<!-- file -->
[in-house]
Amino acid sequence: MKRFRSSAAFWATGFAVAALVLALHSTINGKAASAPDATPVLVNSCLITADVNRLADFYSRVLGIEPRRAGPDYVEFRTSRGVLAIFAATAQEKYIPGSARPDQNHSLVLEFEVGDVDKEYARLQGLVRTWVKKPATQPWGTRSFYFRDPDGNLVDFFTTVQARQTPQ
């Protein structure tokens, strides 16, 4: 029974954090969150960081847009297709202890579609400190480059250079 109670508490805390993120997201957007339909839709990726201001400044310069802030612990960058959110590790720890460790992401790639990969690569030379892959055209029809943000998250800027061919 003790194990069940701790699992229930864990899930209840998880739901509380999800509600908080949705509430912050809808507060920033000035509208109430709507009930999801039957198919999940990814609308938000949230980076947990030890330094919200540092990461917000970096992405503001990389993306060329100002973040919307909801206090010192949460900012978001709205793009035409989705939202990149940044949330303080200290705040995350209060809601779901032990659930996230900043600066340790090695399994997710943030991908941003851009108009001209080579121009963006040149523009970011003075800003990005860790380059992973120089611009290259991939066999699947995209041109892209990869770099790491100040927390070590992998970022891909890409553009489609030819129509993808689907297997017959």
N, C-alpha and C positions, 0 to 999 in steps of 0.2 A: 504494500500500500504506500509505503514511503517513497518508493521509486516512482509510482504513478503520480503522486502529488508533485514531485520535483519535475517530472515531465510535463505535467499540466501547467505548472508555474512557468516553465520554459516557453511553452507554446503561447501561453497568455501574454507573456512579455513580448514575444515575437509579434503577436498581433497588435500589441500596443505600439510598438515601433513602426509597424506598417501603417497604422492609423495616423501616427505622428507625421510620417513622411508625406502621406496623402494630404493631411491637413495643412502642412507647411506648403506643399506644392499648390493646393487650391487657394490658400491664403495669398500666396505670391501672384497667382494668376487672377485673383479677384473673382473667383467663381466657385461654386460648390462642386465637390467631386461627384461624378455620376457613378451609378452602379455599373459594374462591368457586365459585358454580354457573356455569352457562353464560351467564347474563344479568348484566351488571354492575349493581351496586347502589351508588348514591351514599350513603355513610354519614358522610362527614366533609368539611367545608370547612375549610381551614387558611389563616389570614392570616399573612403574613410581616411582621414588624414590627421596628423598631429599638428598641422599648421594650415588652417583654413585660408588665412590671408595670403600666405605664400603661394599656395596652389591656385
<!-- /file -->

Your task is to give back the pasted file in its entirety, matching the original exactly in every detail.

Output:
[in-house]
Amino acid sequence: MKRFRSSAAFWATGFAVAALVLALHSTINGKAASAPDATPVLVNSCLITADVNRLADFYSRVLGIEPRRAGPDYVEFRTSRGVLAIFAATAQEKYIPGSARPDQNHSLVLEFEVGDVDKEYARLQGLVRTWVKKPATQPWGTRSFYFRDPDGNLVDFFTTVQARQTPQ
């Protein structure tokens, strides 16, 4: 029974954090969150960081847009297709202890579609400190480059250079 109670508490805390993120997201957007339909839709990726201001400044310069802030612990960058959110590790720890460790992401790639990969690569030379892959055209029809943000998250800027061919 003790194990069940701790699992229930864990899930209840998880739901509380999800509600908080949705509430912050809808507060920033000035509208109430709507009930999801039957198919999940990814609308938000949230980076947990030890330094919200540092990461917000970096992405503001990389993306060329100002973040919307909801206090010192949460900012978001709205793009035409989705939202990149940044949330303080200290705040995350209060809601779901032990659930996230900043600066340790090695399994997710943030991908941003851009108009001209080579121009963006040149523009970011003075800003990005860790380059992973120089611009290259991939066999699947995209041109892209990869770099790491100040927390070590992998970022891909890409553009489609030819129509993808689907297997017959």
N, C-alpha and C positions, 0 to 999 in steps of 0.2 A: 504494500500500500504506500509505503514511503517513497518508493521509486516512482509510482504513478503520480503522486502529488508533485514531485520535483519535475517530472515531465510535463505535467499540466501547467505548472508555474512557468516553465520554459516557453511553452507554446503561447501561453497568455501574454507573456512579455513580448514575444515575437509579434503577436498581433497588435500589441500596443505600439510598438515601433513602426509597424506598417501603417497604422492609423495616423501616427505622428507625421510620417513622411508625406502621406496623402494630404493631411491637413495643412502642412507647411506648403506643399506644392499648390493646393487650391487657394490658400491664403495669398500666396505670391501672384497667382494668376487672377485673383479677384473673382473667383467663381466657385461654386460648390462642386465637390467631386461627384461624378455620376457613378451609378452602379455599373459594374462591368457586365459585358454580354457573356455569352457562353464560351467564347474563344479568348484566351488571354492575349493581351496586347502589351508588348514591351514599350513603355513610354519614358522610362527614366533609368539611367545608370547612375549610381551614387558611389563616389570614392570616399573612403574613410581616411582621414588624414590627421596628423598631429599638428598641422599648421594650415588652417583654413585660408588665412590671408595670403600666405605664400603661394599656395596652389591656385